December 16, 2009
Energy conservation has become a hot topic over the past few years. Consumers are urged to turn off lights, use less hot water, and switch to compact fluorescent lamps (CFLs) in place of incandescent bulbs. I agree with the first two points, but I take issue with the idea of switching every light bulb in one’s house to CFLs. While they do have substantial energy savings over incandescent lamps, they also have a hhandful of negative traits that are rarely discussed as frequently. Here’s what you may not know:
- CFLs contain mercury. Lamps that are unbroken pose a minimal health hazard – but as soon as they are tossed in the trash and end in a landfill, they are going to break. Once this happens, people may be exposed to toxic levels of mercury vapor and/or other metals, which can be breathed easily – or easily absorbed by the ground in landfills. Proper cleanup and disposal procedures should be followed to prevent mercury poisoning. See web links and numbers at the end of this article for proper disposal information.
- Most CFLs are not designed for dimming. Dimming CFLs can damage the bulb and/or dimmer that controsl it – thus shortening lamp life. For screw-in CFLs that are dimmable, proper ‘burn-in’ or ‘seasoning’ procedures should occur before dimming. Even then, when dimmed they often dim to 20% or so, then shut off abruptly, or they flicker. Higher performance light fixtures are available, but are not size or price-matched with screw-in CFLs.
- When CFLs are dimmed appropriately, they do not become visibly ‘warmer’. The color instead looks blue-white, making the environment look washed out and skin look pasty. A stark contrast to the warm white color often desired for a pleasant and relaxing ambiance.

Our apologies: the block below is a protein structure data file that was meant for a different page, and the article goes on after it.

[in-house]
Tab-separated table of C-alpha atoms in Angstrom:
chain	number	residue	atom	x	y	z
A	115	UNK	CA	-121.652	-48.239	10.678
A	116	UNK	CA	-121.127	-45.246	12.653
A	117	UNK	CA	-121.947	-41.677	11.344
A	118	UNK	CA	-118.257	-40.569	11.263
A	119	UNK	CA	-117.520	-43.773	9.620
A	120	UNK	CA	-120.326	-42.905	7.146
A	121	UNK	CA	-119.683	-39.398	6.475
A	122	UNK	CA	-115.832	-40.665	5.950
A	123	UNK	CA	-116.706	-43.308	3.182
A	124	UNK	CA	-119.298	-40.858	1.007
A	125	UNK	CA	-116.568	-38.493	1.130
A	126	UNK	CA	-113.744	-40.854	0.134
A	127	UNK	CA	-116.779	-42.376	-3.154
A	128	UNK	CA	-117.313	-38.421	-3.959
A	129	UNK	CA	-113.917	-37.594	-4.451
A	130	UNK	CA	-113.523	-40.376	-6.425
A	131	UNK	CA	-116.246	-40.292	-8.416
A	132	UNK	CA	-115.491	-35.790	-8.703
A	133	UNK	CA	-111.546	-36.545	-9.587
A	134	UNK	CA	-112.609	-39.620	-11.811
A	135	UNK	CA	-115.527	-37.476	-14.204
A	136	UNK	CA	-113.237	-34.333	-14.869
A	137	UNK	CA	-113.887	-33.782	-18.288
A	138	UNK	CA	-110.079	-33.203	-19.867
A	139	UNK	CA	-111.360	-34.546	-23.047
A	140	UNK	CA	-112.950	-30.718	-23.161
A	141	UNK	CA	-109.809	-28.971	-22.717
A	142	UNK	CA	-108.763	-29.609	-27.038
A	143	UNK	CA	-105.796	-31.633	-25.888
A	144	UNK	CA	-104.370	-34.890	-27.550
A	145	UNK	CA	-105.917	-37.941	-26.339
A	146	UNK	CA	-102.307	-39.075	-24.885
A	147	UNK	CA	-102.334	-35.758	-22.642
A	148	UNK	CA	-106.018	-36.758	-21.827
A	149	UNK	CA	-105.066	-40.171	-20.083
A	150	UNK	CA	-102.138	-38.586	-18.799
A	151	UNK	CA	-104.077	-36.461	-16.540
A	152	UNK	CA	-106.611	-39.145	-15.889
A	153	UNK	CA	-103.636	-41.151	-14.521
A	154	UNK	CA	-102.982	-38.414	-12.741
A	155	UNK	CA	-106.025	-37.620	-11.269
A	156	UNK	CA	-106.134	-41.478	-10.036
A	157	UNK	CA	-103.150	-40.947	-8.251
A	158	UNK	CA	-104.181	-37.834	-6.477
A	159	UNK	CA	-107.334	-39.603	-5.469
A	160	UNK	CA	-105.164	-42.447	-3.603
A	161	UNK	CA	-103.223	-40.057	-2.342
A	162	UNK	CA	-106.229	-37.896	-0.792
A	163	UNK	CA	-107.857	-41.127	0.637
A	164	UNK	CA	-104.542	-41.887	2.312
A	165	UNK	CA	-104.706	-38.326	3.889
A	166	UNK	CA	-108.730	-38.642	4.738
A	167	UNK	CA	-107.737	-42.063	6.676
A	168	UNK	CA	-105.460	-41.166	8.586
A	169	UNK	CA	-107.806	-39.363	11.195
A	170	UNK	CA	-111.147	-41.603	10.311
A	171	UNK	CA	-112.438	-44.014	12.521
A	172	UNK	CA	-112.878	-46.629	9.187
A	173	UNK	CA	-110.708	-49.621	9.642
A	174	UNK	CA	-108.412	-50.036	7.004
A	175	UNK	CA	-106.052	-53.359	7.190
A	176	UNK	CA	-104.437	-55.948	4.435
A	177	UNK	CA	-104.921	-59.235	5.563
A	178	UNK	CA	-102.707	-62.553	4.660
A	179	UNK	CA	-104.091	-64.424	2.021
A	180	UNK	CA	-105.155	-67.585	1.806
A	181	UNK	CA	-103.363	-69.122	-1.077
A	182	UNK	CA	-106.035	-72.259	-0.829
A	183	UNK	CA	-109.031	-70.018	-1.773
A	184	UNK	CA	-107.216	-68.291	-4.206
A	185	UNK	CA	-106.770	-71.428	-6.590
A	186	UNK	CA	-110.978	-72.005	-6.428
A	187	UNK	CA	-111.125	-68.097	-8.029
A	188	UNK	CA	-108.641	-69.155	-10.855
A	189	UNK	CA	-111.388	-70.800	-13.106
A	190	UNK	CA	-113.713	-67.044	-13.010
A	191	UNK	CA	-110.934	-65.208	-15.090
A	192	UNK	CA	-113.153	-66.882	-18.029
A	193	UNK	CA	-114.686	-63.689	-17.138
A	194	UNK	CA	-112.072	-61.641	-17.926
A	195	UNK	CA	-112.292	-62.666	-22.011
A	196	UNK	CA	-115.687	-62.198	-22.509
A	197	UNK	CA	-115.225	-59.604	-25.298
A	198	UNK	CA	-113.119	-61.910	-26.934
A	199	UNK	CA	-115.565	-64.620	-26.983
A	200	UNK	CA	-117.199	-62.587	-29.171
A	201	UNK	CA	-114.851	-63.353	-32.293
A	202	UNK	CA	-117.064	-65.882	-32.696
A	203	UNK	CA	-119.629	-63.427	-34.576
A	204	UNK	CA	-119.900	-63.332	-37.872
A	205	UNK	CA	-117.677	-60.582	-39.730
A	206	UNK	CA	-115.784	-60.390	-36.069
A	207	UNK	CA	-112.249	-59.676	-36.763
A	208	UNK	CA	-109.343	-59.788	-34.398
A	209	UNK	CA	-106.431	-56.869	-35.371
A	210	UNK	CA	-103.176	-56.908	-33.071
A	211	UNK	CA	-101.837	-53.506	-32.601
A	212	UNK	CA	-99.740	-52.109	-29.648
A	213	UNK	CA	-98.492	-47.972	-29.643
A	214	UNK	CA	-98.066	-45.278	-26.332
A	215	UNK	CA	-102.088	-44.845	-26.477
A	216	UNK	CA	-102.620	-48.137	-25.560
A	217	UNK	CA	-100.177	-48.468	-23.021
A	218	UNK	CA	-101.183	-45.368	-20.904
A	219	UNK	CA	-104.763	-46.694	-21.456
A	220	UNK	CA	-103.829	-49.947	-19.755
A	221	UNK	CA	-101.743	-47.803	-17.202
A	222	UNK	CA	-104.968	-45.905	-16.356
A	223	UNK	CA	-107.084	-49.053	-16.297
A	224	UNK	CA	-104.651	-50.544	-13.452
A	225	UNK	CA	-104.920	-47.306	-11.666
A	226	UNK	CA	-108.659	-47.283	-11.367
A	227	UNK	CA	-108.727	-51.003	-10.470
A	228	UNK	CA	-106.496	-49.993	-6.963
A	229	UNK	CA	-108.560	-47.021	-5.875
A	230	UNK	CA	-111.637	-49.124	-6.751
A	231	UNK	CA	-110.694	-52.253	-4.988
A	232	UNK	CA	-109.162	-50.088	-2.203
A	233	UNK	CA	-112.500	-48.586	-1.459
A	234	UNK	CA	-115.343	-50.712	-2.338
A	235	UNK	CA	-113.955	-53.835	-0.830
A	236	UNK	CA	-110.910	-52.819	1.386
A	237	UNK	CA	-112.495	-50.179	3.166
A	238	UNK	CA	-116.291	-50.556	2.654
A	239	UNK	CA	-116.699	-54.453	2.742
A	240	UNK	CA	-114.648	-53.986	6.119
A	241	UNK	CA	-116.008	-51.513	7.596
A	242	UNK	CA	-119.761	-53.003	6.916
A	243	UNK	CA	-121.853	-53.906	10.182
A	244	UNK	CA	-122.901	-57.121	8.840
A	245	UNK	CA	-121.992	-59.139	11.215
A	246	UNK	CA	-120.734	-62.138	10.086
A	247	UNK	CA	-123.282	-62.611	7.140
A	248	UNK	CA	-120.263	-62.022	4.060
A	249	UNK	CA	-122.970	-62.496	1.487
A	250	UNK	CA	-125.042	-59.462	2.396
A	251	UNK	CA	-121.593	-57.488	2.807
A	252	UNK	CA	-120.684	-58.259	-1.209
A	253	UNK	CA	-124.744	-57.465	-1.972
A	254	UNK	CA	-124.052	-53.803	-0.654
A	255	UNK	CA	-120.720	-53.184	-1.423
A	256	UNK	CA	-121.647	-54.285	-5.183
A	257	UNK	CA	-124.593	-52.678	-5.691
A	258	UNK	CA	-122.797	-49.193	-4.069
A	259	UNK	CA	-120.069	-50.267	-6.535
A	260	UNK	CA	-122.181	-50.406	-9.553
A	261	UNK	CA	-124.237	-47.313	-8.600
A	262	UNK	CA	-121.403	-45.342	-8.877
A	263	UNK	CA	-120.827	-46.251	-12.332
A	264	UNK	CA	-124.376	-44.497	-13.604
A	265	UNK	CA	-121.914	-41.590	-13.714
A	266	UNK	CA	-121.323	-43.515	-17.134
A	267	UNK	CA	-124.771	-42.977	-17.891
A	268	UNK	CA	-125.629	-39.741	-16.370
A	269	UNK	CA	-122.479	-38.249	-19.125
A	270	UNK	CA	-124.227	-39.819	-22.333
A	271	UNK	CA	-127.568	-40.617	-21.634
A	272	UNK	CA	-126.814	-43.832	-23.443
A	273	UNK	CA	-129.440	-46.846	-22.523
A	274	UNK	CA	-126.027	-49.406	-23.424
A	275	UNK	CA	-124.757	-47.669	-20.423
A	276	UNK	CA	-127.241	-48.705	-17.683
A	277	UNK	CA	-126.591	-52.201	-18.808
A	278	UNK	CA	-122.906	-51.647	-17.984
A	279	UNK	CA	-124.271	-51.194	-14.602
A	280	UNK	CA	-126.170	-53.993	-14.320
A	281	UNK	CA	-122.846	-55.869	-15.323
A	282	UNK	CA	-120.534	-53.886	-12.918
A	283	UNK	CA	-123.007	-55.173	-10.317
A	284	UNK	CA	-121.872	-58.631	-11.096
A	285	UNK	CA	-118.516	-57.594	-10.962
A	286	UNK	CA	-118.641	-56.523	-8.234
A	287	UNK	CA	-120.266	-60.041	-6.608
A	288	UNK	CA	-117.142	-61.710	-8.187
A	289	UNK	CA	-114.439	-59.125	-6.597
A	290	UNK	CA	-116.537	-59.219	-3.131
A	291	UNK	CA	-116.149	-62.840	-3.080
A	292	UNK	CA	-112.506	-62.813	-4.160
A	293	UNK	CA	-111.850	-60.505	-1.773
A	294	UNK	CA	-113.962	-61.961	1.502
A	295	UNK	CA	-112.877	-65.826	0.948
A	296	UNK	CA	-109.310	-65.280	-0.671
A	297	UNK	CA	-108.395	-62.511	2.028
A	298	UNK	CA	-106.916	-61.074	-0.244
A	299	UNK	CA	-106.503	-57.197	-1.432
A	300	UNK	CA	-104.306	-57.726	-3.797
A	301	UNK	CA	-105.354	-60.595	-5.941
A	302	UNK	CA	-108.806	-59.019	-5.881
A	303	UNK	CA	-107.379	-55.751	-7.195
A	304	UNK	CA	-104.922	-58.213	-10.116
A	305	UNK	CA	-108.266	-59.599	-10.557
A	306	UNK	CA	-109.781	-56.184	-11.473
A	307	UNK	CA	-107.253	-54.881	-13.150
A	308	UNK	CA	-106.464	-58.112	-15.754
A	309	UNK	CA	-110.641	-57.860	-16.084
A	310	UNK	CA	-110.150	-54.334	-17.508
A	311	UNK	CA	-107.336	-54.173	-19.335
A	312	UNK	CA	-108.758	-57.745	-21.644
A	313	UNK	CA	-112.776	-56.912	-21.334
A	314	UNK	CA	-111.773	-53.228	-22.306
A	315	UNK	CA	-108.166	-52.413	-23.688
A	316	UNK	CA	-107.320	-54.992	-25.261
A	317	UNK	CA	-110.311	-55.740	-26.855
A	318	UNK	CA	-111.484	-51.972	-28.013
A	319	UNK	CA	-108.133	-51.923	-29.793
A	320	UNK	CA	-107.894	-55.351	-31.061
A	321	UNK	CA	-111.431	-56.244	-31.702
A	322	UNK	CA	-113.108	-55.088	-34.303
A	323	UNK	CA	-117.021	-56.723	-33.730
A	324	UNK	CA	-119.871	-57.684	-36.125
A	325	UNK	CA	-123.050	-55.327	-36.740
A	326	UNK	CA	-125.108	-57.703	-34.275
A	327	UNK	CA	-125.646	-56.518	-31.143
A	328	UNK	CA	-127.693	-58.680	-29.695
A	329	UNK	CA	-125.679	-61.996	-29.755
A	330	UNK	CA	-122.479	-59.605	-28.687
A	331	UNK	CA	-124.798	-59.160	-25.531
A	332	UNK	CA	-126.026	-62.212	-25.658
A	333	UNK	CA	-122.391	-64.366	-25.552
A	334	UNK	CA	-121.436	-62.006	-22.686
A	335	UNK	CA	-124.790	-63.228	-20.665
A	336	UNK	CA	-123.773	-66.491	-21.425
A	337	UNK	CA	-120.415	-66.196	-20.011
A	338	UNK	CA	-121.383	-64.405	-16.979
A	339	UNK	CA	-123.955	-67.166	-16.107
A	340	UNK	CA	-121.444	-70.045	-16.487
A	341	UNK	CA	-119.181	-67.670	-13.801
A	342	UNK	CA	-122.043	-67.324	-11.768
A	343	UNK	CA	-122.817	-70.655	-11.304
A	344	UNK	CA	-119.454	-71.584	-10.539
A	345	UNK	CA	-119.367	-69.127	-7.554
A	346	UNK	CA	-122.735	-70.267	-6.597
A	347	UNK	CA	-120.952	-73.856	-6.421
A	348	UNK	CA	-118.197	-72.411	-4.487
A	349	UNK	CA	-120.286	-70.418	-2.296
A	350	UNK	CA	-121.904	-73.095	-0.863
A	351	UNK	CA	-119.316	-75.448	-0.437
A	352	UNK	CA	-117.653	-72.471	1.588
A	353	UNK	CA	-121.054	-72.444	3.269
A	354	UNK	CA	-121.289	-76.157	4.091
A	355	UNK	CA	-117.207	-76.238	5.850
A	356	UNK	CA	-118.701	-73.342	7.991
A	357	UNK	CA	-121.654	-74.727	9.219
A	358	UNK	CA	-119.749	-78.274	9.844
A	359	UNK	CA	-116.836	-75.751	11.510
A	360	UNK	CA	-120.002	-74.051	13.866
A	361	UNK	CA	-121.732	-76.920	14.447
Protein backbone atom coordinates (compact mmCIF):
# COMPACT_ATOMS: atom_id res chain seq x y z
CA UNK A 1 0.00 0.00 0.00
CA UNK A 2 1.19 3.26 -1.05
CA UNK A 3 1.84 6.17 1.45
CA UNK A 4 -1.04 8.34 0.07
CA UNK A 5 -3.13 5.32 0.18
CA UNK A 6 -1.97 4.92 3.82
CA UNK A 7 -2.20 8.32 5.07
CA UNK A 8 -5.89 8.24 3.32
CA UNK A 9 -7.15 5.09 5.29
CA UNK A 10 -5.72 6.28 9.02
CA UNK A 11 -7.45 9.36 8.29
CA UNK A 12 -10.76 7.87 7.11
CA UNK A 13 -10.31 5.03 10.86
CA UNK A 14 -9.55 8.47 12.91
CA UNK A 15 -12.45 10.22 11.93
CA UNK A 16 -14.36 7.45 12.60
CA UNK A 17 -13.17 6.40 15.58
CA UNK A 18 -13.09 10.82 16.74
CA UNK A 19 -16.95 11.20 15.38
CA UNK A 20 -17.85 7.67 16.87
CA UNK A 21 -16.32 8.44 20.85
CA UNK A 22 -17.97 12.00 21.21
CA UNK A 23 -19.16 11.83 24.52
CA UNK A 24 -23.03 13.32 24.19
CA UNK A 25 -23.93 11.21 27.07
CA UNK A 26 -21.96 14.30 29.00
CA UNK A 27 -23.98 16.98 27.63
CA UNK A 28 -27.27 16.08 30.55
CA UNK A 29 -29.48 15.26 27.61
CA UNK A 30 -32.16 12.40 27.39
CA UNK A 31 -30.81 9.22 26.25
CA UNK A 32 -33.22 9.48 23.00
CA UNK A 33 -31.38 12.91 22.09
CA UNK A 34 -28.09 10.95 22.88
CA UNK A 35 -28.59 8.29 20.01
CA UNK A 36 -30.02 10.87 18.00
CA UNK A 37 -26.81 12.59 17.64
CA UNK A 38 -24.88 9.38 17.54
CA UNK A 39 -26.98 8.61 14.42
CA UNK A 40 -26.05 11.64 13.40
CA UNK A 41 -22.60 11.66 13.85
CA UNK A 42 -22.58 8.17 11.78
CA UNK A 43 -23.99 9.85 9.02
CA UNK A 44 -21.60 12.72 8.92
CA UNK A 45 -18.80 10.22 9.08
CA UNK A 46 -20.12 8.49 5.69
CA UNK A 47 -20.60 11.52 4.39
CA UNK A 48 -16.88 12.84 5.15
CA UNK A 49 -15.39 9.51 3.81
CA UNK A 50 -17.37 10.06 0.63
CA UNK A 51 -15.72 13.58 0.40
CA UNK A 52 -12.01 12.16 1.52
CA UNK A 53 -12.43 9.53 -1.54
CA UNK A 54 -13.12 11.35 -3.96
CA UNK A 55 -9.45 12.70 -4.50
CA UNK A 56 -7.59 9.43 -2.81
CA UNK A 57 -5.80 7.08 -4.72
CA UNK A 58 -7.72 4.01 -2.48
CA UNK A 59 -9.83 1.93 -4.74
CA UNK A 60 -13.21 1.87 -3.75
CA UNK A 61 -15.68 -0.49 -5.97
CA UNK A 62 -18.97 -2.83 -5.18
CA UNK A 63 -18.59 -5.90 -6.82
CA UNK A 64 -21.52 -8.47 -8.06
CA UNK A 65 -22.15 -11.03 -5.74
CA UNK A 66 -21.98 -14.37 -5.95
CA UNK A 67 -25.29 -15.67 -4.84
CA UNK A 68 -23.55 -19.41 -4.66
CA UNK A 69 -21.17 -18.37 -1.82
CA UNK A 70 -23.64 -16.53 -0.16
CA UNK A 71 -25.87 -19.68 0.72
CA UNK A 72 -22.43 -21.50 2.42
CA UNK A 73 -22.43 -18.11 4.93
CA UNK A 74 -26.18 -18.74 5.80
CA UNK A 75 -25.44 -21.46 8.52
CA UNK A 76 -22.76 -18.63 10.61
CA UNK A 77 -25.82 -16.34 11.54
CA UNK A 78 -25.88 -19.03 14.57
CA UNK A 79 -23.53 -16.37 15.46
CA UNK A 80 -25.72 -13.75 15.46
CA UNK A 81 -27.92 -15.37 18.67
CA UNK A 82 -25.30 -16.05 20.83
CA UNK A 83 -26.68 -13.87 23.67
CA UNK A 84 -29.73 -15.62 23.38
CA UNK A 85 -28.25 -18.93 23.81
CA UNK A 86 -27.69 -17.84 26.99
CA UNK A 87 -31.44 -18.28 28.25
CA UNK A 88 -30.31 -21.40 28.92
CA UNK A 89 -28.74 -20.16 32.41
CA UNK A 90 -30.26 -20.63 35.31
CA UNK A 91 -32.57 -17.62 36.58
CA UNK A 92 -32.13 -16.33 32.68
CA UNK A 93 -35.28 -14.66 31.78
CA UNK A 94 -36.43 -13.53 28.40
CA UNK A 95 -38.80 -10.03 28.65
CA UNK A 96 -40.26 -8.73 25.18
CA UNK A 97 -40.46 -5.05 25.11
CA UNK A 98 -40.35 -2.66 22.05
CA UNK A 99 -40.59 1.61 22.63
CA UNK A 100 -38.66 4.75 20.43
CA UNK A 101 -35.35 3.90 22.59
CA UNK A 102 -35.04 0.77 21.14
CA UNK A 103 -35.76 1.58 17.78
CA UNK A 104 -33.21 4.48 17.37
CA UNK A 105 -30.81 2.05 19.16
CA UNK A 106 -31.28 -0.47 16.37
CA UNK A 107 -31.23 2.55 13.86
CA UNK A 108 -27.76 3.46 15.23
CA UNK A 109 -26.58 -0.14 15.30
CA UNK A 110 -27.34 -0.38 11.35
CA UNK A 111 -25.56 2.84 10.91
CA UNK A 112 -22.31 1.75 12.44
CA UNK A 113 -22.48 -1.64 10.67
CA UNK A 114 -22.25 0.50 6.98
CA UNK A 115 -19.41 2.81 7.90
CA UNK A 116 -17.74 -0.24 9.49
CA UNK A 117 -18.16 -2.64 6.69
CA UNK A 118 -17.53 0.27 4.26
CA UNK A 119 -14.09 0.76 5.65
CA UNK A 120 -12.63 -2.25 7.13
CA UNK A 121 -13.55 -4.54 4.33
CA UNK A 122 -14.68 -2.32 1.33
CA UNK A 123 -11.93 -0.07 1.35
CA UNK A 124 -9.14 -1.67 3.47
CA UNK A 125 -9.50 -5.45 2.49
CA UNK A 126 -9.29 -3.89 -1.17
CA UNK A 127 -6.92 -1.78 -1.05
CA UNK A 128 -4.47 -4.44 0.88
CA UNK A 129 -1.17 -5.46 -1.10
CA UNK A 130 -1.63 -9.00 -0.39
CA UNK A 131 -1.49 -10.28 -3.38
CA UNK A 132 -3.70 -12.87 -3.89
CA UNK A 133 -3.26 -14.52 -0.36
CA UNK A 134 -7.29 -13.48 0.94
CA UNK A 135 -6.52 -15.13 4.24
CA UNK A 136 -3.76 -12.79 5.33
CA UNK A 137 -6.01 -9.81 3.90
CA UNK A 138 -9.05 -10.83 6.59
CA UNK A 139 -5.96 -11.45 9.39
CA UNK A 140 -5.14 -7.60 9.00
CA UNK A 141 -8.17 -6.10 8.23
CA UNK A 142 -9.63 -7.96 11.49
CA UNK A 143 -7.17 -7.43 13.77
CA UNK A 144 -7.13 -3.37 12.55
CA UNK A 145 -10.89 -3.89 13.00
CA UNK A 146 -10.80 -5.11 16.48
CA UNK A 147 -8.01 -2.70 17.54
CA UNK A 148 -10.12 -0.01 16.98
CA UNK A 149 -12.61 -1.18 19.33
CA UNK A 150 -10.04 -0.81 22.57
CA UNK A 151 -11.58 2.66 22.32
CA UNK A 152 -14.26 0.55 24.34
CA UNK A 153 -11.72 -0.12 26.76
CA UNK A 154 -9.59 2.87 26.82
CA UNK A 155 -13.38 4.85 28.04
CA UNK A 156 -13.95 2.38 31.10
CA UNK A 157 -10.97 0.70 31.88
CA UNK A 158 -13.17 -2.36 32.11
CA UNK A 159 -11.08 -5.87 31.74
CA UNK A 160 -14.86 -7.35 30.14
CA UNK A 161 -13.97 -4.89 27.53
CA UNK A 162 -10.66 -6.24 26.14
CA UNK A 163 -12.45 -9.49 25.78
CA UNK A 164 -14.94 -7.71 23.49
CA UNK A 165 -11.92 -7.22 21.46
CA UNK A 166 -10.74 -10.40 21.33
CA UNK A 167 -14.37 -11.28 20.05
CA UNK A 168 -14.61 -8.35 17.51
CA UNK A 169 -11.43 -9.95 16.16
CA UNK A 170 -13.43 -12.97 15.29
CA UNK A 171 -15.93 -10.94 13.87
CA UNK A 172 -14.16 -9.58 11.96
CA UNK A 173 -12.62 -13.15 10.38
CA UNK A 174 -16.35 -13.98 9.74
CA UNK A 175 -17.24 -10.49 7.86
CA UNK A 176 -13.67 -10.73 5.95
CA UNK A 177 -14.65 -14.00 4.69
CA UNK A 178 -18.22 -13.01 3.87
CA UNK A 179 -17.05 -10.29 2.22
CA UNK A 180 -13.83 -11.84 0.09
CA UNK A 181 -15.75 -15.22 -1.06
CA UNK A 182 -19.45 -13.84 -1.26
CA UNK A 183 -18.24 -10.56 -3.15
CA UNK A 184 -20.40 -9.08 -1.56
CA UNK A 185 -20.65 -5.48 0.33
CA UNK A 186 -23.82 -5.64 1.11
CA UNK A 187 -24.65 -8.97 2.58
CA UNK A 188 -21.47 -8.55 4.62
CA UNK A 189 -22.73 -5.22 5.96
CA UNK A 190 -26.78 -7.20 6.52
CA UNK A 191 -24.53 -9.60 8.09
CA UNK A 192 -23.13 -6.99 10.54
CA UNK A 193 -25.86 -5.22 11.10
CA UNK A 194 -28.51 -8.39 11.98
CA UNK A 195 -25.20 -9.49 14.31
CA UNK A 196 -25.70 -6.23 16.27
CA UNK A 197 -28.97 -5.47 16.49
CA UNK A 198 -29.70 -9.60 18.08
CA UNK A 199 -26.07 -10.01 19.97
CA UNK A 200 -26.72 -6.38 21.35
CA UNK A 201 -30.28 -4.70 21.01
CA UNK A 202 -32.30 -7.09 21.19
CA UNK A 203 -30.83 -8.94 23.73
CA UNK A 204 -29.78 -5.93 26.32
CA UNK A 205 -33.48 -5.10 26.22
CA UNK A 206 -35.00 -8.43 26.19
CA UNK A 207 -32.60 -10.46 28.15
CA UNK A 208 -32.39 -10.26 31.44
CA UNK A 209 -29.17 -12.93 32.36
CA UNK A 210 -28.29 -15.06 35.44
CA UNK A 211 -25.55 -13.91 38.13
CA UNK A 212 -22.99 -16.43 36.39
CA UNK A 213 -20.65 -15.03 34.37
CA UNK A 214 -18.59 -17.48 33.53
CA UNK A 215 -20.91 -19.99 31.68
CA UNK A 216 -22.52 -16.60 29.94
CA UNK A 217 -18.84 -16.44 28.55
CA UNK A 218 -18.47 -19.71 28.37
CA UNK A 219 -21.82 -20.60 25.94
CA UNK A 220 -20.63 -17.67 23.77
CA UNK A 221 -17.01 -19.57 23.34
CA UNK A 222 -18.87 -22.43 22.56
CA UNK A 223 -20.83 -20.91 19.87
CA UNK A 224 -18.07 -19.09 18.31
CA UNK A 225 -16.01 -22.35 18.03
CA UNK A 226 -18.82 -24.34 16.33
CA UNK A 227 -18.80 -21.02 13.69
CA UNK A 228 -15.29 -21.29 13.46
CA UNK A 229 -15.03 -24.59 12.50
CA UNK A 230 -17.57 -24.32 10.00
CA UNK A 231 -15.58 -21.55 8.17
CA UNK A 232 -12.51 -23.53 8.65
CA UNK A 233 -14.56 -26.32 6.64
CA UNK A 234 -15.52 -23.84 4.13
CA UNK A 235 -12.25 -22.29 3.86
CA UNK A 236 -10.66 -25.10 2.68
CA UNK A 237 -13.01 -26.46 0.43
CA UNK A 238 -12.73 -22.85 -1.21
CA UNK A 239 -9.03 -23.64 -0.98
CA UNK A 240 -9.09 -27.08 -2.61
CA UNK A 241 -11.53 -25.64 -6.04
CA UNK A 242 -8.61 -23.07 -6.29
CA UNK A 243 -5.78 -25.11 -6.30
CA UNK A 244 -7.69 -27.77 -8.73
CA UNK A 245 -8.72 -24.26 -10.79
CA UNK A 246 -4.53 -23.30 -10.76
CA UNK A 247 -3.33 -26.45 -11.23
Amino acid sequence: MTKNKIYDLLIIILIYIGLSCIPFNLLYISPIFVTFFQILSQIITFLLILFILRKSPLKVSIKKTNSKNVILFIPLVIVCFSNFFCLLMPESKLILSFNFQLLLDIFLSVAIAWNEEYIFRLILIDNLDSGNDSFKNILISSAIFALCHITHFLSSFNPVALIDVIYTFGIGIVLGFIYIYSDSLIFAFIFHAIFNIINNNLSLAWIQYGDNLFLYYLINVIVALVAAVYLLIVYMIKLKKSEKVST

- CFLs should really be used in areas where lights will be left on for a lengthy period of time.When used in areas where the light is switched on and off frequently, CFLs tend to have a shortened lifespan.
- Utility or work spaces are best for CFLs. According to the Home Lighting Control Alliance, CFLs should only be used where lighting color and quality are not important.
Luckily, other lighting options exist to provide you, the consumer, with a better overall ‘green’ lighting experience…to save energy, the environment, and ultimately save money and time.
Light emitting diode, or LED, lights are one great option to consider instead of compact fluorescent bulbs. In new construction or as a retrofit solution, LED lights do tend to cost more upfront, however, one LED ‘bulb’ may last as long as 50,000 hours: 50 times longer than that of an incandescent bulb and 5 times longer than that of a CFL. Here are a few more facts in favor of LED lights:
- LED lights NO TOXIC MERCURY
- LED lights use less energy than other lamps on the market: 85% less energy spent per incandescent lightand 50% less than a CFL
- LED lights are dimmable AND produce a warmer light quality. Everything looks more lifelike and the warm, pleasant ambiance desired when dimming is attainable.
- Overall savings matter. On average, one 65-watt light for 50,000 hours would cost around $325, but with one 12-watt LED light, it costs around $60. Replacing bulbs less frequently saves resources, time and money.
- See for yourself. Energy calculators help you see your savings over time: http://www.creells.com/calculator.aspx
As you can see, simply swapping out light bulbs for CFLs isn’t the only option available. In many cases, it may not be the best answer at all. With new fixtures becoming available – and prices dropping – consider LED lighting when trying to conserve energy in the home. In the long run, it saves more energy, more money, is dimmable, and produces a pleasant light quality. It’s a win – win!
CFL disposal information:
Missouri Department of Natural Resources, Hazardous Waste Program: 1-800-361-4827
LED lighting information: http://www.creells.com/index.aspx
Home Lighting Control Alliance: www.homelightingcontrol.org